From the Editor

New work published at New England Memories

Wallis Sands Beach, New Hampshire
Photograph by Linda J Thomas

I’m pleased to announce new work in New England Memories in which three writers eloquently guide us—to the shore of the multi-natured sea, or through ripening orchards, or to blueberry fields—as they share their memories and reflections.

Berith Aargh Hogan shares her story of family, loss, and solace in her lyrical essay “They, Me & the Sea.”

Theresa Hickey’s poems “Dappled Days” and “Of Water and Sea” show us awe, comfort, and strength found in nature’s land and sea.

Elaine Reardon’s poem “Nan” invites us into family traditions across cultures, and the gifts they bring.

I know this is a challenging summer for all of us as we cope the best we can during the COVID-19 pandemic. So I’m especially grateful to Berith, Theresa, and Elaine for the time and creative energy they gave to share their work with New England Memories.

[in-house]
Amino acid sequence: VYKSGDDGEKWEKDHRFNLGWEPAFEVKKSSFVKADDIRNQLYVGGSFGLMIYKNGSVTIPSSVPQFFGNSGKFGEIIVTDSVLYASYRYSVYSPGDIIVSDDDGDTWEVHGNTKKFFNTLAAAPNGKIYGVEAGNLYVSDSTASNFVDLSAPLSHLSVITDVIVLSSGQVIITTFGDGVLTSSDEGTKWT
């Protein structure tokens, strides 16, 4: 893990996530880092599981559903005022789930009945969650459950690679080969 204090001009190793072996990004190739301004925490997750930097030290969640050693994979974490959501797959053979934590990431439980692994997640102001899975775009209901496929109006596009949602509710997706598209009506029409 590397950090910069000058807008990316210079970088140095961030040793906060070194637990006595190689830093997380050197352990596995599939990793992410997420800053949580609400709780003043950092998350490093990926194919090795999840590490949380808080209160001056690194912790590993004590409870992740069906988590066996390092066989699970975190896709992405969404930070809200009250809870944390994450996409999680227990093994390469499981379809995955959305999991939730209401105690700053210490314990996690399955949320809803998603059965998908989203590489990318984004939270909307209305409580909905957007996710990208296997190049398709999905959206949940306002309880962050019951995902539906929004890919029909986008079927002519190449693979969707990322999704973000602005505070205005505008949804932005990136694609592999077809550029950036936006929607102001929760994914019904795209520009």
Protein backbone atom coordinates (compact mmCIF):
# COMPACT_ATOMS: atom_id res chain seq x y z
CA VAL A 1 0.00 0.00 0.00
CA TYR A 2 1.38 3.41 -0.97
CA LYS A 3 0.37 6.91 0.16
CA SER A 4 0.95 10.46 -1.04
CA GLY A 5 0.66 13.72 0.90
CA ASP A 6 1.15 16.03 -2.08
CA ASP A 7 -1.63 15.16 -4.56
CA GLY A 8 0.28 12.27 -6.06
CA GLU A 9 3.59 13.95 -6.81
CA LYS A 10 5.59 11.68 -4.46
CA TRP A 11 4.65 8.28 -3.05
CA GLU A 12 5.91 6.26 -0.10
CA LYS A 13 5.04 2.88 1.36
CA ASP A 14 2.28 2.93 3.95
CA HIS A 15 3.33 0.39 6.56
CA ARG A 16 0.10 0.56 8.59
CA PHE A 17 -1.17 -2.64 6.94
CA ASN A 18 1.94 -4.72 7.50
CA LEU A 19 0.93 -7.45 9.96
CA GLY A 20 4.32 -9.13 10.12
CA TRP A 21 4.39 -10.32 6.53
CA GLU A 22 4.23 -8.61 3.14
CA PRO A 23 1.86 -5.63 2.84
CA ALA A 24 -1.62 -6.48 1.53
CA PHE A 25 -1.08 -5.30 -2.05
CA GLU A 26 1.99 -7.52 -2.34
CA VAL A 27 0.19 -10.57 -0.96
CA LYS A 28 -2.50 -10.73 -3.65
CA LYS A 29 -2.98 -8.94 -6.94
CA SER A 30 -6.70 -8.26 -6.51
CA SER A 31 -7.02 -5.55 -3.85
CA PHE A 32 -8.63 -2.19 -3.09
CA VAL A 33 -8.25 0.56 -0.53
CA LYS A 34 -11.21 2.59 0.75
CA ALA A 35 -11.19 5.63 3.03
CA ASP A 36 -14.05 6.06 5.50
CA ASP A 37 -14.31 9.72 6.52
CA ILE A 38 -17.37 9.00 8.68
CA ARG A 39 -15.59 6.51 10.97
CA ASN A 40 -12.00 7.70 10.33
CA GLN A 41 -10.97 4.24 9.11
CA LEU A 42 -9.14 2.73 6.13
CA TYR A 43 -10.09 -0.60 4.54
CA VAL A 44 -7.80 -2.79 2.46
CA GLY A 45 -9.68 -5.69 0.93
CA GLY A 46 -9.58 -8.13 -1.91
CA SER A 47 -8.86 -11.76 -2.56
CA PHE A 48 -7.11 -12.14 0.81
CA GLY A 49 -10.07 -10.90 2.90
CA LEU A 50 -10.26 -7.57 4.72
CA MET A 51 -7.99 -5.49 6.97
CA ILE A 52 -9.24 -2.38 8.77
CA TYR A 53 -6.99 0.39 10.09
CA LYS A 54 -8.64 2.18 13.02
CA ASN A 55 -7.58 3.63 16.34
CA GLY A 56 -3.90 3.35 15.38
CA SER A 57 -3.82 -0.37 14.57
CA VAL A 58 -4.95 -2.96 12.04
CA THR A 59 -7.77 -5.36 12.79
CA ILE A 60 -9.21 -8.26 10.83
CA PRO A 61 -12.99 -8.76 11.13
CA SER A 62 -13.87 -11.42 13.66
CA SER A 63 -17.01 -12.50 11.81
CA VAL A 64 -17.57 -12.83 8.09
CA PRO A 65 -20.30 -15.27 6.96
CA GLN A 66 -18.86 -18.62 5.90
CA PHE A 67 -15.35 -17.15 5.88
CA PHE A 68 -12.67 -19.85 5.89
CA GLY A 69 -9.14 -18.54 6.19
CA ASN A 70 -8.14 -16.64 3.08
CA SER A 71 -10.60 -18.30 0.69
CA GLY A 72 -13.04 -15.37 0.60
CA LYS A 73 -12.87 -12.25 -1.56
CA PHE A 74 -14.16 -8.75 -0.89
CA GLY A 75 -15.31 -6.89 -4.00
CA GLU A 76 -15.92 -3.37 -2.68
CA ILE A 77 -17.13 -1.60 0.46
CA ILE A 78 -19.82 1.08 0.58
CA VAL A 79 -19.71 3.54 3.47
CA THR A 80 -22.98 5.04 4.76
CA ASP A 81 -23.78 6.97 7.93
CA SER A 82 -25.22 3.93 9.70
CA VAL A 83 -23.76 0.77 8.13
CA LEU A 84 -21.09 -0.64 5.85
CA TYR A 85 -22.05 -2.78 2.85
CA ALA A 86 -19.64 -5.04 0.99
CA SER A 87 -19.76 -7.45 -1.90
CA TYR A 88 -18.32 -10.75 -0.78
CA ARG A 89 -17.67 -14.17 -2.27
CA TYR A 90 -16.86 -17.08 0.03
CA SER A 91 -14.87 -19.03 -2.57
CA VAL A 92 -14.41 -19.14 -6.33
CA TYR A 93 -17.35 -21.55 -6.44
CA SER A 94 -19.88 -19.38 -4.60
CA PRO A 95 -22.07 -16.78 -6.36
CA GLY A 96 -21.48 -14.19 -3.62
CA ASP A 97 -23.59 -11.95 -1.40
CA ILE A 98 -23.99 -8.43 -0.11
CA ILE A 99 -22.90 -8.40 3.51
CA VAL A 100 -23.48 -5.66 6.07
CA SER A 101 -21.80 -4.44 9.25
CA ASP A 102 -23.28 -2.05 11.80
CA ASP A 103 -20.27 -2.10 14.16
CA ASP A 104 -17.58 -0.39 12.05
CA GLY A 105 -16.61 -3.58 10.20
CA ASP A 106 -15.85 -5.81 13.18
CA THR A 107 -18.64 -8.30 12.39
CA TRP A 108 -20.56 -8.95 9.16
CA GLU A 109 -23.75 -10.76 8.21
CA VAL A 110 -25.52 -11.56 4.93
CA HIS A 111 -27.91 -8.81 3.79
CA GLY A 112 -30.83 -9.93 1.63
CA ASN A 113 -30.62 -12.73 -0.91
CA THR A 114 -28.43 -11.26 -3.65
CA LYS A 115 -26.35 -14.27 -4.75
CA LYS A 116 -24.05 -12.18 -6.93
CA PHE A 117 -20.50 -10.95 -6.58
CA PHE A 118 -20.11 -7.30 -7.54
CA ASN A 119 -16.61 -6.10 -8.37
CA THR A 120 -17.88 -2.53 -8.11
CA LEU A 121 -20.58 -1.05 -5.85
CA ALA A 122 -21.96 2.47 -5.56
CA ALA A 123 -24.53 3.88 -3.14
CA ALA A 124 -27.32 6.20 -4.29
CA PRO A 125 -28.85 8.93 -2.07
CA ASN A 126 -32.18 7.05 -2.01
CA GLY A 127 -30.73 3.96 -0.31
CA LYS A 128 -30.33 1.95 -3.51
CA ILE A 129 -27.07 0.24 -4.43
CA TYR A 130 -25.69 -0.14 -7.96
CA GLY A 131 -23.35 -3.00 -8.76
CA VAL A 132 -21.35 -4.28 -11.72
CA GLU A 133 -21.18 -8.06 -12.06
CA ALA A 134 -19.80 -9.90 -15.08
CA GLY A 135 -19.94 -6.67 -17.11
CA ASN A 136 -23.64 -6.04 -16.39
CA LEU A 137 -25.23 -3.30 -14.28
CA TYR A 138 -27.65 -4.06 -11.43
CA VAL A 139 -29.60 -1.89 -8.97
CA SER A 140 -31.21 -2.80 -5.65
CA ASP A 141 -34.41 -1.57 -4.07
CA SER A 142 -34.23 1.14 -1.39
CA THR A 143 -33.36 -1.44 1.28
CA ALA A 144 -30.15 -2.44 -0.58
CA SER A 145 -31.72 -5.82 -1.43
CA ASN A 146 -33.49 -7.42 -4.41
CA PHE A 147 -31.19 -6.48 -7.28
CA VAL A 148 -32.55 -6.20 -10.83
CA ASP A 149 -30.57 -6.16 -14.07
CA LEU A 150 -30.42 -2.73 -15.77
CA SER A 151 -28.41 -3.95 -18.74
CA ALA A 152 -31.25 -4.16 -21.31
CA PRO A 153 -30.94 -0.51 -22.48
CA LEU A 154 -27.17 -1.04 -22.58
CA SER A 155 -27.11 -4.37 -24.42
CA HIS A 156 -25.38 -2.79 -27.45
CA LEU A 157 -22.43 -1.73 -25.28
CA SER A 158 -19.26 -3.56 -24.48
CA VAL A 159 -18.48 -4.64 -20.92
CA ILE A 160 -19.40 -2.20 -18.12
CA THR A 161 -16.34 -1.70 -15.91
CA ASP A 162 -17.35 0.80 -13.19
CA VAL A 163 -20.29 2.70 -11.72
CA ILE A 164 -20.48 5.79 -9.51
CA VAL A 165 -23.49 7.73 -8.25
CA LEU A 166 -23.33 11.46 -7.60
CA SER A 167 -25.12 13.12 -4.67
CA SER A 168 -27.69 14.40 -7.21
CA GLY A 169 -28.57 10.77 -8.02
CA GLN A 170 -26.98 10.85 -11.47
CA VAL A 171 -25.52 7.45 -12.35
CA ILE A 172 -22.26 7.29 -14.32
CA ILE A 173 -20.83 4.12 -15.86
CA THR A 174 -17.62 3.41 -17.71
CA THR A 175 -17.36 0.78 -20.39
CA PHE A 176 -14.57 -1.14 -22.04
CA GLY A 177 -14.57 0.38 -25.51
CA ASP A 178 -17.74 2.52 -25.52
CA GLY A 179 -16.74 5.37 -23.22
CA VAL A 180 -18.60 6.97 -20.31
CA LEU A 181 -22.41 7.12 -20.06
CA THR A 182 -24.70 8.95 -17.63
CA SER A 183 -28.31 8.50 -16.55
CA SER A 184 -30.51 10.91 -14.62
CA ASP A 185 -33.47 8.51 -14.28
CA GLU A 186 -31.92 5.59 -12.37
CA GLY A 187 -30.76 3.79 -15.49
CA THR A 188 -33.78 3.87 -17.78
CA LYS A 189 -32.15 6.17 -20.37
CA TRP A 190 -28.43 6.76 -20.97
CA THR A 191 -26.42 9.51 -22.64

We hope you enjoy reading their work. And we hope it brings you inspiration during these daunting days.

Take care,

Linda Thomas, Editor
Pine Siskin Press

Berith Arragh Hogan, Creative Nonfiction, Featured

They, Me & the Sea

by Berith Arragh Hogan

Since first the ticks of time recorded me in attendance I have made a yearly pilgrimage to Cape Ann on Massachusetts’s rocky North Shore – on some lucky, and some sad, occasions the trip has exceeded the yearly dictate. Funerals, weddings, Thanksgivings, spring breaks, and deathbeds dot the calendar in between.